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Gift Bottles in Every Price Range

Fine Cooking Issue 55
Photos: Scott Phillips
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If you love wine, just about any bottle worth drinking can seem like a gift. But when it comes to buying a present, some bottles feel a little more special than others. Maybe it’s a wine that’s hard to find. Perhaps it’s one that seems too extravagant for everyday drinking. Or it could be something you love so much that you want others to share the pleasure. In that spirit, here are suggestions for bottles that make for especially good giving, from the economical to the extravagant.

$10 to $20

A half bottle of dessert wine is a terrific treat that won’t break the bank. And a glass of sweet wine is a lovely change-of-pace dessert all alone or alongside some blue cheese or aged Cheddar, so while you’re at it, why not tuck in some cheese as part of the gift? (If you do, use a cold pack and be sure the package isn’t sitting under the tree for too long.) If the wine drinker in your life doesn’t like sweet wine, consider a bottle of dry Spanish sherry. It’s a delicious apéritif and tastes especially good with nibbles like salted almonds or green olives.

$25 to $45

Pinot Noir is a wine that many people are hesitant to take a chance on, which is why a bottle of good stuff would make a great gift. In this price range, there are lots of reliable options, especially from Oregon and California. Pinot is deliciously flexible; it’s equally at home with seared salmon, roast chicken, and grilled sirloin. So, along with the bottle, try including a recipe card or two with your favorite roast chicken or grilled steak recipe for pairing with Pinot.

$50 and up

A bottle of rosé Champagne is one of the most fabulous wine gifts I can think of (anybody I know who’s reading this, take note). Aside from that beautiful color, pink bubbly makes for great sipping just about anytime: It goes with everything from buttered popcorn (what better way to watch a movie on New Year’s Eve?) to leftover chicken to simply seasoned beef tenderloin. Pol Roger, Billecart-Salmon, Laurent-Perrier, and Veuve Clicquot are all tops.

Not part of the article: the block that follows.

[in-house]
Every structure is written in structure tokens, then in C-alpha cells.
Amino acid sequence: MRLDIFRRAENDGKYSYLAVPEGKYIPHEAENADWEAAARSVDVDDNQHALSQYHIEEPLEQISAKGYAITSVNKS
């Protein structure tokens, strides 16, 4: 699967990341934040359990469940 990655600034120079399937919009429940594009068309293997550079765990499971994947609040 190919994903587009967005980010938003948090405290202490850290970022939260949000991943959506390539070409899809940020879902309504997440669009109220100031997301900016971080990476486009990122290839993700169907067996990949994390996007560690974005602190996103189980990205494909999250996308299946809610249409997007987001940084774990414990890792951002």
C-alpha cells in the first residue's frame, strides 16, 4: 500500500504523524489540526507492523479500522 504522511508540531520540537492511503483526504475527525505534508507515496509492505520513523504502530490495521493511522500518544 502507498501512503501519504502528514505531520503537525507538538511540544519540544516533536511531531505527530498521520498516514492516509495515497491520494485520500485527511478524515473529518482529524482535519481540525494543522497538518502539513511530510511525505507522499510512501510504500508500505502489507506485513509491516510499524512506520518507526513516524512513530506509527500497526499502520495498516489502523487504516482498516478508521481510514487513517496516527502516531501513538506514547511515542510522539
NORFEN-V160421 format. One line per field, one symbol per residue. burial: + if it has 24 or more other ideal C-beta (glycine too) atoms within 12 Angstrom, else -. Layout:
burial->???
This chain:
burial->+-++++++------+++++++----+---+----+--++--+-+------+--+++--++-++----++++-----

A swanky alternative to pink bubbles is vintage port. Be sure to serve it with enough friends around to kill a bottle in one sitting; one that’s half full and recorked will lose its oomph. Reliable producers include Fonseca, Graham’s and Cockburn’s. Port is a traditional mate with blue cheese (think Stilton or Berkshire Blue from Massachusetts). Or, for something indulgent and striking, give a bar of rich, dark chocolate along with the port.

Editors’ picks

Dessert wine
Lindemans Griffith Botrytis Semillon Late Harvest 1997, New South Wales, Australia
Quady Essencia, California
Peter Lehmann Botrytis Semillon, Barossa, South Australia
Bonny Doon Vin de Glacière, California
Dry Creek Soleil, Sonoma, California

Dry sherry

Gonzalez Byass Fino Tio Pepe
Lustau Puerto Fino
Lustau Manzanilla Pasada de Sanlúcar

Oregon Pinot Noir

Erath 1999 Yamhill County Reserve
Bethel Heights 2000 West Block Reserve, Willamette Valley
Erath 2000 30th Anniversary Vintage Select
Witness Tree 2000 Vintage Select, Willamette Valley

Rosé Champagne

Pol Roger 1995
Veuve Clicquot
Pol Roger 1990

Vintage port

Cockburn’s Vintage 2000
Graham’s Vintage 1983


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